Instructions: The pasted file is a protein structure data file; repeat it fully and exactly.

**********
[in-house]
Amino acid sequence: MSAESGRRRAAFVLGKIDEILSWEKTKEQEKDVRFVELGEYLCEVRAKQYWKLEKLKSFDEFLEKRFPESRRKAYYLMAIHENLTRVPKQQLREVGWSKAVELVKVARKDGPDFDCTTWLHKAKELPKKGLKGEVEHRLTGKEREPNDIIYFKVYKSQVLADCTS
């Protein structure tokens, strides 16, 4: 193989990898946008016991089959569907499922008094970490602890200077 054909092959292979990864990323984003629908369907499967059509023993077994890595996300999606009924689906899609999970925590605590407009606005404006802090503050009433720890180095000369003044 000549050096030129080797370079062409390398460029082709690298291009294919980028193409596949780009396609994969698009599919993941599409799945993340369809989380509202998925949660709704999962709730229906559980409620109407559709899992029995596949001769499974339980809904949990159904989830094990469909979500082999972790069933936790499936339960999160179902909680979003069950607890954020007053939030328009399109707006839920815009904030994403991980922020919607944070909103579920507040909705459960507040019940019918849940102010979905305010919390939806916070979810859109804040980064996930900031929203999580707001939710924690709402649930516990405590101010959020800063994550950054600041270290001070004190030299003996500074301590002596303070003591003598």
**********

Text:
[in-house]
Amino acid sequence: MSAESGRRRAAFVLGKIDEILSWEKTKEQEKDVRFVELGEYLCEVRAKQYWKLEKLKSFDEFLEKRFPESRRKAYYLMAIHENLTRVPKQQLREVGWSKAVELVKVARKDGPDFDCTTWLHKAKELPKKGLKGEVEHRLTGKEREPNDIIYFKVYKSQVLADCTS
């Protein structure tokens, strides 16, 4: 193989990898946008016991089959569907499922008094970490602890200077 054909092959292979990864990323984003629908369907499967059509023993077994890595996300999606009924689906899609999970925590605590407009606005404006802090503050009433720890180095000369003044 000549050096030129080797370079062409390398460029082709690298291009294919980028193409596949780009396609994969698009599919993941599409799945993340369809989380509202998925949660709704999962709730229906559980409620109407559709899992029995596949001769499974339980809904949990159904989830094990469909979500082999972790069933936790499936339960999160179902909680979003069950607890954020007053939030328009399109707006839920815009904030994403991980922020919607944070909103579920507040909705459960507040019940019918849940102010979905305010919390939806916070979810859109804040980064996930900031929203999580707001939710924690709402649930516990405590101010959020800063994550950054600041270290001070004190030299003996500074301590002596303070003591003598």